China, Australia and Russia are the largest producers of gold in the world, but which countries round out the list? Find out here.
Gold fared well in 2017, although not as well as some had hoped. The yellow metal’s price ticked up 13.6 percent last year, with production rising about 1 percent year-on-year.
The lowest price for gold came at the beginning of 2017, and the highest level came in September, when the US and North Korea were experiencing greater-than-usual tension. Global gold demand fell 7 percent in 2017, according to the World Gold Council.
Last year’s steady output came as higher production in the US, Canada and Australia was offset somewhat by a decrease in China. Overall, worldwide gold output clocked in at 3,150 MT last year. Keep reading to learn more about the largest producers of gold in 2017, based on numbers reported by the US Geological Survey.
Mine production: 440 MT
Once again, China was the largest producer of gold in the world, mining 440 MT in 2017. The country has now held its top position for over a decade. China’s production dropped by 13 MT in 2017, and the decrease is thought to be the result of increased environmental regulations.
China and India led gold jewelry buying last year, with demand increasing by 4 percent, the first time the sector has seen growth since 2013.
Mine production: 300 MT
Gold production in Australia had another high-performing year, reaching 300 MT in 2017, up from 290 MT in 2016. The increase occurred despite the fact that Newcrest Mining (ASX:NCM), the country’s biggest gold producer, reported lower gold production in 2017 than it has in previous years.
Mine production: 255 MT
Russia’s was the third-largest producer of gold in 2017, with its output holding relatively steady at 255 MT. However, the country plans to increase output over the next decade or so. In 2016, it was reported that Russia is planning to raise its annual gold production to 400 MT by 2030. According to the US Geological Survey, Russia’s gold reserves stand at 5,500 MT, just under South Africa at 6,000 MT and Australia at 9,800 MT.
4. United States
Mine production: 245 MT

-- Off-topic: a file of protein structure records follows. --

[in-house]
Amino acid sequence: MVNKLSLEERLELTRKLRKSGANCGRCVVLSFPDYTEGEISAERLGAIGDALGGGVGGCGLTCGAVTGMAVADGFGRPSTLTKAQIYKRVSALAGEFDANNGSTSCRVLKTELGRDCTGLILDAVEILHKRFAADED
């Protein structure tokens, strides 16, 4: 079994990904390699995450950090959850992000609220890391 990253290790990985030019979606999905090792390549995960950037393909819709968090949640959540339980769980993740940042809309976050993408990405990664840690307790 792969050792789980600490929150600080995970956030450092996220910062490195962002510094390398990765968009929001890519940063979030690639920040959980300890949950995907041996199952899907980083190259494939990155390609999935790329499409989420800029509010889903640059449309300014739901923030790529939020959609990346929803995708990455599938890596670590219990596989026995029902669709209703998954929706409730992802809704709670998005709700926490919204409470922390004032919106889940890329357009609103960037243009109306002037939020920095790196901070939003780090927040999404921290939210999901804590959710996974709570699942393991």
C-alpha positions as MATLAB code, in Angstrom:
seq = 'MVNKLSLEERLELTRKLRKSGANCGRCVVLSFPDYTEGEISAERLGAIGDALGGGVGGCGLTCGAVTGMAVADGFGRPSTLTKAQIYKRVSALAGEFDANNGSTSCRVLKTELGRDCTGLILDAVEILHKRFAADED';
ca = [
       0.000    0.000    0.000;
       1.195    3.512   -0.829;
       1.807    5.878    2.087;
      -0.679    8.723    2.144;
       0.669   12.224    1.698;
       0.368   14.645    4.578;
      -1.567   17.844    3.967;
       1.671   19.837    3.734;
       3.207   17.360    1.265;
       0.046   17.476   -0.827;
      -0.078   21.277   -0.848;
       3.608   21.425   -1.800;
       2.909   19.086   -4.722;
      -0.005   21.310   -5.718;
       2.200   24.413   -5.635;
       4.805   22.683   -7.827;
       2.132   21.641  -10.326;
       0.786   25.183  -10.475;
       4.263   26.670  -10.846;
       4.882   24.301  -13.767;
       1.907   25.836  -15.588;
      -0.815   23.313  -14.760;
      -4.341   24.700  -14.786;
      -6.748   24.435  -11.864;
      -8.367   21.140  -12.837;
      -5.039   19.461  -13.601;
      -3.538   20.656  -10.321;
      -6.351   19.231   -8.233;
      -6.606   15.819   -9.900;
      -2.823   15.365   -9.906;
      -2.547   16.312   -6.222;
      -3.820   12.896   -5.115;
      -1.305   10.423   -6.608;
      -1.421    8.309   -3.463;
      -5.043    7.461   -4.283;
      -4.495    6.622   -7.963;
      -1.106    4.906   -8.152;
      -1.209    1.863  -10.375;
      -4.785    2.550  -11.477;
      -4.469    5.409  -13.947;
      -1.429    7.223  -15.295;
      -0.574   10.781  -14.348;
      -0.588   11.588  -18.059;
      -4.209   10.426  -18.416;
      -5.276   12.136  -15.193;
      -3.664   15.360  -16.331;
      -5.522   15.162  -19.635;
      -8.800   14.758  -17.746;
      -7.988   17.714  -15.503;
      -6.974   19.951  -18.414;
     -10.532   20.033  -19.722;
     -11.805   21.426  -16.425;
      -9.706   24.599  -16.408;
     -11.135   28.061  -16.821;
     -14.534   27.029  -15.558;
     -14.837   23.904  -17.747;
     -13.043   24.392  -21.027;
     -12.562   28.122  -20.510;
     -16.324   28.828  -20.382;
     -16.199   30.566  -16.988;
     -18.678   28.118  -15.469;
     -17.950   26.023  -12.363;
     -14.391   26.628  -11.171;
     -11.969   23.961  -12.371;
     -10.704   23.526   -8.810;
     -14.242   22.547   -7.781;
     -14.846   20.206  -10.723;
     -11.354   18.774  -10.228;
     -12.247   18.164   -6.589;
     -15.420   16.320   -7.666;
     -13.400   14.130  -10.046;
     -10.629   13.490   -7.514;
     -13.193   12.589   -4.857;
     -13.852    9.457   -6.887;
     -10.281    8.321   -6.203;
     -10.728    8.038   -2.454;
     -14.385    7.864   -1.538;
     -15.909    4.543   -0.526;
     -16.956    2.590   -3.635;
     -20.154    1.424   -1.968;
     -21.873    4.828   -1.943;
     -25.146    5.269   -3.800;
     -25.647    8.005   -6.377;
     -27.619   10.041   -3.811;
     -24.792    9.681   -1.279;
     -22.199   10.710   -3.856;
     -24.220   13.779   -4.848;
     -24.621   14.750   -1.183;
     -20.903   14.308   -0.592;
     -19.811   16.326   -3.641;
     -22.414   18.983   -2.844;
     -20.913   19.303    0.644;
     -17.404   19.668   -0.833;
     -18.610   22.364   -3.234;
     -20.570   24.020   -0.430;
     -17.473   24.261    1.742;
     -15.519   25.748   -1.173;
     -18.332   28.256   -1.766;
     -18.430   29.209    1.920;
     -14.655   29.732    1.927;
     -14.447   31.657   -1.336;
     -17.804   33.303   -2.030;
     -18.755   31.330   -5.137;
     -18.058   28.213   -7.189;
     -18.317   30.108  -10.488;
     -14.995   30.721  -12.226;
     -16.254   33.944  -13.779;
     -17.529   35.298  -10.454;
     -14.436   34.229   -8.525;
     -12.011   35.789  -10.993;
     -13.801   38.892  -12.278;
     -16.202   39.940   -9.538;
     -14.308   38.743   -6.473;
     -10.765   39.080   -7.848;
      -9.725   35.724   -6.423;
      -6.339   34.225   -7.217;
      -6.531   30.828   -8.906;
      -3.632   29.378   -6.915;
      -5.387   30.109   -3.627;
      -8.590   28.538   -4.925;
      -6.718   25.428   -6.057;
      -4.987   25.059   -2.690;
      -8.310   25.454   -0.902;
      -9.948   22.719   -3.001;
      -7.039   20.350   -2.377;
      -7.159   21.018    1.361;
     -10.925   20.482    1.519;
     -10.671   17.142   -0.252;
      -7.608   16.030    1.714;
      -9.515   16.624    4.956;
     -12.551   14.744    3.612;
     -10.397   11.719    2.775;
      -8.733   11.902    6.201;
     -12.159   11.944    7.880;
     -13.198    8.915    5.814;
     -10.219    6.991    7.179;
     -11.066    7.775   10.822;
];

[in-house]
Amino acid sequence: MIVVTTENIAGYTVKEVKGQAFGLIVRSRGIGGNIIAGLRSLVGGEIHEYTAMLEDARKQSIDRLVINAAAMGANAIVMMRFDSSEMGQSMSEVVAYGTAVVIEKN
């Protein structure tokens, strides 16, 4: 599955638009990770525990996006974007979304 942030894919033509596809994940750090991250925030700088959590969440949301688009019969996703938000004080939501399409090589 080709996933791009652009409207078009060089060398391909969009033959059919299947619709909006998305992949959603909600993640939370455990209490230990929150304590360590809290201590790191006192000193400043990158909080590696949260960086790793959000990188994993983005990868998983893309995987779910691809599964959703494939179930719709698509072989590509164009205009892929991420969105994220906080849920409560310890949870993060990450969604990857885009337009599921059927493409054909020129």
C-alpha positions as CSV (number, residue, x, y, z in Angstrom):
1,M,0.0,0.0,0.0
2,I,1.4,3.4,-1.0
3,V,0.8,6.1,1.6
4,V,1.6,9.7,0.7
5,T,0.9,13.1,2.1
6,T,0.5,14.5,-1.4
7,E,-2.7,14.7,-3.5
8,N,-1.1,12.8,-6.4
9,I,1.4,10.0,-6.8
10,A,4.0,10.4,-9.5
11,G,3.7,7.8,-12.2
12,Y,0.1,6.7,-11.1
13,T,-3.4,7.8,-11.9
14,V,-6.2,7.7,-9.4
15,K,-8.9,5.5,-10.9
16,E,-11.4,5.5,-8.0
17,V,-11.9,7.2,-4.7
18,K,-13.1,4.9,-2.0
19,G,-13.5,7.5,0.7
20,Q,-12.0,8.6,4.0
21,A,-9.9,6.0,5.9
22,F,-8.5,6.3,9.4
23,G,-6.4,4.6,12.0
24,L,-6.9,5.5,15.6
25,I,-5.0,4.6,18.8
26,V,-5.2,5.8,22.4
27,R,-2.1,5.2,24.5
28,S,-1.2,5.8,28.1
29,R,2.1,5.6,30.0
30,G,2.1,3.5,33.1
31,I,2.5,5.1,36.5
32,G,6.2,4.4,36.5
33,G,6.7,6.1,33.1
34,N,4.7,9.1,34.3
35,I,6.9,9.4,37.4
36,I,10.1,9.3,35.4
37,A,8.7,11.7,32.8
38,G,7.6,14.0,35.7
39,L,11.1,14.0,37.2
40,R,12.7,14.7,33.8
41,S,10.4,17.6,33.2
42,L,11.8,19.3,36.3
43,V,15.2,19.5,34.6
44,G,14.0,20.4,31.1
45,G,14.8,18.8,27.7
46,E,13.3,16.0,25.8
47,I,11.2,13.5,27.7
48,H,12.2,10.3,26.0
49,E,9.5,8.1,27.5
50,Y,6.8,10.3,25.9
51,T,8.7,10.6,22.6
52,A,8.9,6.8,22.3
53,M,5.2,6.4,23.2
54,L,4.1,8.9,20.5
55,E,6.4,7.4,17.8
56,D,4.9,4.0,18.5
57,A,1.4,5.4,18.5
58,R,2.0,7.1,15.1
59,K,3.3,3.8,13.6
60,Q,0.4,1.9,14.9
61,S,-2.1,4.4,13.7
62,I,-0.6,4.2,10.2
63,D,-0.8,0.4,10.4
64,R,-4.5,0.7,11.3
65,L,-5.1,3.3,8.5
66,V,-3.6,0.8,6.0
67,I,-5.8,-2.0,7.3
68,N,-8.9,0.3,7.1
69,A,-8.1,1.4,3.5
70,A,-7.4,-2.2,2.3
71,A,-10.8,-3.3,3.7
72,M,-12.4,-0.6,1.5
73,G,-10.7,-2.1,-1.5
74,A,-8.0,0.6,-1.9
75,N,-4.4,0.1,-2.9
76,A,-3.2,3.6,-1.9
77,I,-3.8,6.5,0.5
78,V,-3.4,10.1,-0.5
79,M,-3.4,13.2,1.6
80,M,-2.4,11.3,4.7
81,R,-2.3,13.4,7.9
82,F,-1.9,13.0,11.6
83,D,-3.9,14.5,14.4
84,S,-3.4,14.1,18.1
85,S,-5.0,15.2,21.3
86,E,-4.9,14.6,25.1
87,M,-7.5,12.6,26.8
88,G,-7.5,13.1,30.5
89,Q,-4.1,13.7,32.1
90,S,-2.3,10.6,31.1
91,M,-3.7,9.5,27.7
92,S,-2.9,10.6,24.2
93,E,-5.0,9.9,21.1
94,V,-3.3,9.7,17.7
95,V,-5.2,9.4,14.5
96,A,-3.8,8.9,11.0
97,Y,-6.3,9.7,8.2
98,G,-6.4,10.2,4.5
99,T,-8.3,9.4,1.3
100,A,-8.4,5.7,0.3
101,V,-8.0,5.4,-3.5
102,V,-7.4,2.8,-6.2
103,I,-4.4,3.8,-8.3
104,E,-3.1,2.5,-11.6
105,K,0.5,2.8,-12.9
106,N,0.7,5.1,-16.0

US gold production rose in 2017. The US Geological Survey attributes the rise to “increases in production from the Cortez Mine in Nevada and the Cresson Mine in Colorado, owing to increased average ore grades and ore placement and recoveries, respectively, and to the recent startup of two new mines.”
Most gold in the country was produced at more than 40 lode mines, several large placer mines in Alaska and a number of smaller placer mines in the Western US. The top 26 operations in the country were responsible for 99 percent of American gold output.
Mine production: 180 MT
Gold production in Canada rose noticeably in 2017, allowing the nation to become the fifth-largest producer. Last year, the country reported output of 180 MT of gold compared to 165 MT in 2016.
Mine production: 155 MT
Peru saw a slight increase in gold production last year, with output rising from 153 MT in 2016 to 155 MT in 2017. The country saw its lowest level of production and exports in 2014, and has since made a slight recovery. That said, illegal gold mining continues to be a struggle for the country, and has been responsible for the devastation of land, including patches of the precious Amazon forest.
7. South Africa
Mine production: 145 MT
South Africa’s gold production remained the same in 2017 compared with 2016. The country’s gold output has fallen 85 percent since 1980, but it has been one of the world’s top gold producers for decades.
According to the Economist, rising labor costs, low gold prices, labor strife and frequent stoppages have all led miners to question whether they want to have a presence in the country. Proof of that came when AngloGold Ashanti (NYSE:AU) announced plans to lay off one-third of its South African workforce. Racial tensions have also contributed to friction between mining companies and the government. Furthermore, there is currently a water shortage in South Africa that is likely to impact mining and other industries. It is too soon to tell what the ramifications may be.
Mine production: 110 MT
Mexico is another largest gold producer that saw a production decrease last year. Fluctuating and underwhelming gold prices in combination with maturing gold mines have created production challenges for the country’s gold operations. Still, there have been a large number of discoveries and mine developments in Mexico over the last several years, and those have allowed the country to remain a top gold producer.
Mine production: 100 MT
Uzbekistan comes in ninth on the list of the largest producers of gold. The country produced 100 MT of gold in 2017, down slightly from 102 MT in 2016. The country’s Muruntau gold mine is one of the largest open-pit mines in the world. Uzbekistan has been producing from old mines for quite some time, and has not seen much exploration investment.
Mine production: 80 MT
Indonesia’s gold production remained the same year-on-year, resting at 80 MT in both 2017 and 2016. The Grasberg mine is the country’s largest gold mine; it holds 25.8 million ounces of gold as well as 26.9 billion pounds of copper. Grasberg has been in the news this year due to Freeport-McMoRan’s (NYSE:FCX) decision to divest 51 percent of Freeport Indonesia to the Indonesian government.
What do you think of our top 10 gold producers list? Which gold producers do you think are going to perform well in 2018, and which ones do you see falling? Let us know your opinion in the comments.
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This is an updated version of an article originally published by the Investing News Network in 2015.
Securities Disclosure: I, Amanda Kay, currently hold no direct investment interest in any company mentioned in this article.